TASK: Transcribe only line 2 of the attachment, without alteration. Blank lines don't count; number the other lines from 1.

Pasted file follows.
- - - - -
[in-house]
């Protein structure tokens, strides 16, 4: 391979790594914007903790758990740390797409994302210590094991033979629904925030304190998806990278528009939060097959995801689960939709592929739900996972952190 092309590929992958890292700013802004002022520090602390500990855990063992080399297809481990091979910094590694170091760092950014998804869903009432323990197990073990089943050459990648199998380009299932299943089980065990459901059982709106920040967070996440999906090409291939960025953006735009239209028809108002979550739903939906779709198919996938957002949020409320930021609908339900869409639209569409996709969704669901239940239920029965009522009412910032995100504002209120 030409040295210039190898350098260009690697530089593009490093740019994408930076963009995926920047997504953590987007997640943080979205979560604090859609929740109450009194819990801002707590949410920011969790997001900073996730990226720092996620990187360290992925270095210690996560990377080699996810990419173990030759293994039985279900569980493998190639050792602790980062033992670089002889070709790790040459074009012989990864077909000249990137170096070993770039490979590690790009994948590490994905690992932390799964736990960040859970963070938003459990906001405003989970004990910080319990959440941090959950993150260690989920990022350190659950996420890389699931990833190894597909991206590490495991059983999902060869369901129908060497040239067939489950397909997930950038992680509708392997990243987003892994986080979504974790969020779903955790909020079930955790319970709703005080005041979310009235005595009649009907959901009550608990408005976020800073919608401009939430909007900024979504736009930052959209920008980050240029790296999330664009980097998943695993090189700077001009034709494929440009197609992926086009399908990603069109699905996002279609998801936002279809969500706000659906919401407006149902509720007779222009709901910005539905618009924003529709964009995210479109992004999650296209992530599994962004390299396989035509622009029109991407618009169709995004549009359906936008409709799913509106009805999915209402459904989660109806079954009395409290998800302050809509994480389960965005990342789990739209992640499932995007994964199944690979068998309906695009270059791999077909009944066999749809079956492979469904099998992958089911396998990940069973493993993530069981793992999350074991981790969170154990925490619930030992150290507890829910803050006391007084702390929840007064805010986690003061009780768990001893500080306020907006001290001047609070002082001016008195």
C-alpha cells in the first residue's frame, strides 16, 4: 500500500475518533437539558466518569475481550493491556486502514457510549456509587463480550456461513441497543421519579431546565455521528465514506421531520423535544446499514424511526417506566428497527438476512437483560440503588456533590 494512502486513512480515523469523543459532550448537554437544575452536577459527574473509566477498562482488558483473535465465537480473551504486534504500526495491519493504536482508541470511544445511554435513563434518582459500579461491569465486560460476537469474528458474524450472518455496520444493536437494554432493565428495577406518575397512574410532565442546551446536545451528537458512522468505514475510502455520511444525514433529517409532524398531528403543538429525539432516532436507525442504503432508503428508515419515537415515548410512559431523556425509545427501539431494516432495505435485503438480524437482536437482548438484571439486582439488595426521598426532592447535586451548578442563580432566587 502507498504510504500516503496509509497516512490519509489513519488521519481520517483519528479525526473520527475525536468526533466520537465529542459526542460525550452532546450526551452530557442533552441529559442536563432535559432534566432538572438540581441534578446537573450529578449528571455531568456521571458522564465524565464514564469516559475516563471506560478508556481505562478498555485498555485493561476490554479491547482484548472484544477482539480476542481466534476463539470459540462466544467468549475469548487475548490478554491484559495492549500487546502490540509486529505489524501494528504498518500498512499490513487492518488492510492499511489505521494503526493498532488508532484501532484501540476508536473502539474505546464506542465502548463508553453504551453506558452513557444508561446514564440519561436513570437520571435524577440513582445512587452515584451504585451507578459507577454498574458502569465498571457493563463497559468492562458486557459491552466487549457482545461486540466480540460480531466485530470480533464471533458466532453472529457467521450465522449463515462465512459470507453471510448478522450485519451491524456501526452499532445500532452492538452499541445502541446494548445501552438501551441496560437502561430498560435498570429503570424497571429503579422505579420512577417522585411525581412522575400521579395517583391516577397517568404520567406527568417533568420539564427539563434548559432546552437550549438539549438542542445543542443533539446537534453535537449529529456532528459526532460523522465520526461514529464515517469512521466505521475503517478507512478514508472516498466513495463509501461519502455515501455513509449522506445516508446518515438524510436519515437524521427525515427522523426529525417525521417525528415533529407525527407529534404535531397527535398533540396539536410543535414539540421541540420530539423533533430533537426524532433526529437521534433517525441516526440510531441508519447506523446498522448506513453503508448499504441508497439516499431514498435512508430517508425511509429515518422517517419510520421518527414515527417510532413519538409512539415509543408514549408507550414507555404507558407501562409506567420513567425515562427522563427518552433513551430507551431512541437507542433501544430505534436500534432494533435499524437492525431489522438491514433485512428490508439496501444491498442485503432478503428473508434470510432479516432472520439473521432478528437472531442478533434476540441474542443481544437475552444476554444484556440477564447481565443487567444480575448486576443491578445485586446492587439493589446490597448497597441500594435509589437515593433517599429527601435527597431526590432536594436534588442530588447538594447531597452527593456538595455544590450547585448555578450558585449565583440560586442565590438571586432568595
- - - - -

């Protein structure tokens, strides 16, 4: 391979790594914007903790758990740390797409994302210590094991033979629904925030304190998806990278528009939060097959995801689960939709592929739900996972952190 092309590929992958890292700013802004002022520090602390500990855990063992080399297809481990091979910094590694170091760092950014998804869903009432323990197990073990089943050459990648199998380009299932299943089980065990459901059982709106920040967070996440999906090409291939960025953006735009239209028809108002979550739903939906779709198919996938957002949020409320930021609908339900869409639209569409996709969704669901239940239920029965009522009412910032995100504002209120 030409040295210039190898350098260009690697530089593009490093740019994408930076963009995926920047997504953590987007997640943080979205979560604090859609929740109450009194819990801002707590949410920011969790997001900073996730990226720092996620990187360290992925270095210690996560990377080699996810990419173990030759293994039985279900569980493998190639050792602790980062033992670089002889070709790790040459074009012989990864077909000249990137170096070993770039490979590690790009994948590490994905690992932390799964736990960040859970963070938003459990906001405003989970004990910080319990959440941090959950993150260690989920990022350190659950996420890389699931990833190894597909991206590490495991059983999902060869369901129908060497040239067939489950397909997930950038992680509708392997990243987003892994986080979504974790969020779903955790909020079930955790319970709703005080005041979310009235005595009649009907959901009550608990408005976020800073919608401009939430909007900024979504736009930052959209920008980050240029790296999330664009980097998943695993090189700077001009034709494929440009197609992926086009399908990603069109699905996002279609998801936002279809969500706000659906919401407006149902509720007779222009709901910005539905618009924003529709964009995210479109992004999650296209992530599994962004390299396989035509622009029109991407618009169709995004549009359906936008409709799913509106009805999915209402459904989660109806079954009395409290998800302050809509994480389960965005990342789990739209992640499932995007994964199944690979068998309906695009270059791999077909009944066999749809079956492979469904099998992958089911396998990940069973493993993530069981793992999350074991981790969170154990925490619930030992150290507890829910803050006391007084702390929840007064805010986690003061009780768990001893500080306020907006001290001047609070002082001016008195």